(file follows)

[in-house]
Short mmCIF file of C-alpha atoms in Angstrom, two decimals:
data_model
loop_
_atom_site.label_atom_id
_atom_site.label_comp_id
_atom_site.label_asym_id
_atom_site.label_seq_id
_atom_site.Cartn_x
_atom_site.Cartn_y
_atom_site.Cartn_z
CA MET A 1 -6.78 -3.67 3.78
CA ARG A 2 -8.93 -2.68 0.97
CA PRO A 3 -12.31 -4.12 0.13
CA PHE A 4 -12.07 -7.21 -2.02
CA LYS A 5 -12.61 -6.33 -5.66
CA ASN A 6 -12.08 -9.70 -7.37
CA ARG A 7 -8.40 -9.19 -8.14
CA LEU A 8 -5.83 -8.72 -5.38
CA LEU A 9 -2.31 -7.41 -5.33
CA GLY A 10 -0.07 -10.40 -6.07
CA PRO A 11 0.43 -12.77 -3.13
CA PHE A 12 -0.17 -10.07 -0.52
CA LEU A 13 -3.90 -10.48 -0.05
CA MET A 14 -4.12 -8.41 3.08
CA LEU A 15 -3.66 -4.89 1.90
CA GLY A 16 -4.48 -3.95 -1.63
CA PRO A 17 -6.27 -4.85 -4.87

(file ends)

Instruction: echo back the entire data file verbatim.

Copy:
[in-house]
Short mmCIF file of C-alpha atoms in Angstrom, two decimals:
data_model
loop_
_atom_site.label_atom_id
_atom_site.label_comp_id
_atom_site.label_asym_id
_atom_site.label_seq_id
_atom_site.Cartn_x
_atom_site.Cartn_y
_atom_site.Cartn_z
CA MET A 1 -6.78 -3.67 3.78
CA ARG A 2 -8.93 -2.68 0.97
CA PRO A 3 -12.31 -4.12 0.13
CA PHE A 4 -12.07 -7.21 -2.02
CA LYS A 5 -12.61 -6.33 -5.66
CA ASN A 6 -12.08 -9.70 -7.37
CA ARG A 7 -8.40 -9.19 -8.14
CA LEU A 8 -5.83 -8.72 -5.38
CA LEU A 9 -2.31 -7.41 -5.33
CA GLY A 10 -0.07 -10.40 -6.07
CA PRO A 11 0.43 -12.77 -3.13
CA PHE A 12 -0.17 -10.07 -0.52
CA LEU A 13 -3.90 -10.48 -0.05
CA MET A 14 -4.12 -8.41 3.08
CA LEU A 15 -3.66 -4.89 1.90
CA GLY A 16 -4.48 -3.95 -1.63
CA PRO A 17 -6.27 -4.85 -4.87